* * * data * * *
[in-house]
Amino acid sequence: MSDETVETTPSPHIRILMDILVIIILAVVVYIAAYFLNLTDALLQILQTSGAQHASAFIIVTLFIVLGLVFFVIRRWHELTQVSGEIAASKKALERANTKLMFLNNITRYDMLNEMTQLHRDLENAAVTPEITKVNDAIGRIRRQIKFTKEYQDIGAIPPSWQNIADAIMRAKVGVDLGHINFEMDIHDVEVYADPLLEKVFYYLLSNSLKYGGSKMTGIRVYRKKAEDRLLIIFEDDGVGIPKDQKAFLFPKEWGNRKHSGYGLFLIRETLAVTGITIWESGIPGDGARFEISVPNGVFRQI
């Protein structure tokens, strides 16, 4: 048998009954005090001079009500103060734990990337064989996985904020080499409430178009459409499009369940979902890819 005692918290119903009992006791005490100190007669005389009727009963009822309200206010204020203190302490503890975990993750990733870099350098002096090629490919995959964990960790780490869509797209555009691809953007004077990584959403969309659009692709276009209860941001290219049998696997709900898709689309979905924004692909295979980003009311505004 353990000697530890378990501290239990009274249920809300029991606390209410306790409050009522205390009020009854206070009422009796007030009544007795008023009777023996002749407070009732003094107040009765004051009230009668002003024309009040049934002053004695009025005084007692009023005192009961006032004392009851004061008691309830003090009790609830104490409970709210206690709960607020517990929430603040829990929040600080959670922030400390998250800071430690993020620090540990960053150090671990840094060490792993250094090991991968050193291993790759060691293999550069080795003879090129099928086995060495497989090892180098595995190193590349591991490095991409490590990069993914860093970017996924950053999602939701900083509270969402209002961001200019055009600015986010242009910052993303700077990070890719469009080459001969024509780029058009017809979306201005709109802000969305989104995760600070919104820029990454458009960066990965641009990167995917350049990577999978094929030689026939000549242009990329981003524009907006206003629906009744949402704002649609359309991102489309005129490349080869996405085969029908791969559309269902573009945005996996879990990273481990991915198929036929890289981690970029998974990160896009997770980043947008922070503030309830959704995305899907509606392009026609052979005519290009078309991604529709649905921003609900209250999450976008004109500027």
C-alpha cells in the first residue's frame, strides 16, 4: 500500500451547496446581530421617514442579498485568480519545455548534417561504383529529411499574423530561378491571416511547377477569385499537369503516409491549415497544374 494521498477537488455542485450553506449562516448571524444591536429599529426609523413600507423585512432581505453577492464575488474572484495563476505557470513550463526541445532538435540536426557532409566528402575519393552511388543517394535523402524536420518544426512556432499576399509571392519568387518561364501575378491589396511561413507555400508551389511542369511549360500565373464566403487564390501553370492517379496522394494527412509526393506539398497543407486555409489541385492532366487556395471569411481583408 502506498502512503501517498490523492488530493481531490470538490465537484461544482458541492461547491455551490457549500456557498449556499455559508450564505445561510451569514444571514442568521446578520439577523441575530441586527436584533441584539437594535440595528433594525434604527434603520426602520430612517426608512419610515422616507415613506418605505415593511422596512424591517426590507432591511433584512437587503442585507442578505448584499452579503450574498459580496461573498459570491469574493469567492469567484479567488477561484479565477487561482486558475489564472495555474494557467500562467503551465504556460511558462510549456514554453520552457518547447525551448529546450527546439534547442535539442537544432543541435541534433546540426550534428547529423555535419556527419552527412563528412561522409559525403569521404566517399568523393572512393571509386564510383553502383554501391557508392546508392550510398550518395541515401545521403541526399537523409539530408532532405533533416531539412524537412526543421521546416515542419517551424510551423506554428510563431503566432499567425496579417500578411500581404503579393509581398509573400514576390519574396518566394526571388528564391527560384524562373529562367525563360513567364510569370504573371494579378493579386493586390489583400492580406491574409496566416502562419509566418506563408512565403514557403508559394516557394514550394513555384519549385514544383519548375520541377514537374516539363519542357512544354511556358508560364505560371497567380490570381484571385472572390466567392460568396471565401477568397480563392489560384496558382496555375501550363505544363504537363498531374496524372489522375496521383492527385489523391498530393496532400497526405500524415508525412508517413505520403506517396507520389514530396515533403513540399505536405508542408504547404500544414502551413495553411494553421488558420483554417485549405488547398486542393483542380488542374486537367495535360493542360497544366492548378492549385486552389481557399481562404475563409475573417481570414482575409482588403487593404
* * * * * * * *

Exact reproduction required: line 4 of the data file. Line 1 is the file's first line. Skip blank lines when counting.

C-alpha cells in the first residue's frame, strides 16, 4: 500500500451547496446581530421617514442579498485568480519545455548534417561504383529529411499574423530561378491571416511547377477569385499537369503516409491549415497544374 494521498477537488455542485450553506449562516448571524444591536429599529426609523413600507423585512432581505453577492464575488474572484495563476505557470513550463526541445532538435540536426557532409566528402575519393552511388543517394535523402524536420518544426512556432499576399509571392519568387518561364501575378491589396511561413507555400508551389511542369511549360500565373464566403487564390501553370492517379496522394494527412509526393506539398497543407486555409489541385492532366487556395471569411481583408 502506498502512503501517498490523492488530493481531490470538490465537484461544482458541492461547491455551490457549500456557498449556499455559508450564505445561510451569514444571514442568521446578520439577523441575530441586527436584533441584539437594535440595528433594525434604527434603520426602520430612517426608512419610515422616507415613506418605505415593511422596512424591517426590507432591511433584512437587503442585507442578505448584499452579503450574498459580496461573498459570491469574493469567492469567484479567488477561484479565477487561482486558475489564472495555474494557467500562467503551465504556460511558462510549456514554453520552457518547447525551448529546450527546439534547442535539442537544432543541435541534433546540426550534428547529423555535419556527419552527412563528412561522409559525403569521404566517399568523393572512393571509386564510383553502383554501391557508392546508392550510398550518395541515401545521403541526399537523409539530408532532405533533416531539412524537412526543421521546416515542419517551424510551423506554428510563431503566432499567425496579417500578411500581404503579393509581398509573400514576390519574396518566394526571388528564391527560384524562373529562367525563360513567364510569370504573371494579378493579386493586390489583400492580406491574409496566416502562419509566418506563408512565403514557403508559394516557394514550394513555384519549385514544383519548375520541377514537374516539363519542357512544354511556358508560364505560371497567380490570381484571385472572390466567392460568396471565401477568397480563392489560384496558382496555375501550363505544363504537363498531374496524372489522375496521383492527385489523391498530393496532400497526405500524415508525412508517413505520403506517396507520389514530396515533403513540399505536405508542408504547404500544414502551413495553411494553421488558420483554417485549405488547398486542393483542380488542374486537367495535360493542360497544366492548378492549385486552389481557399481562404475563409475573417481570414482575409482588403487593404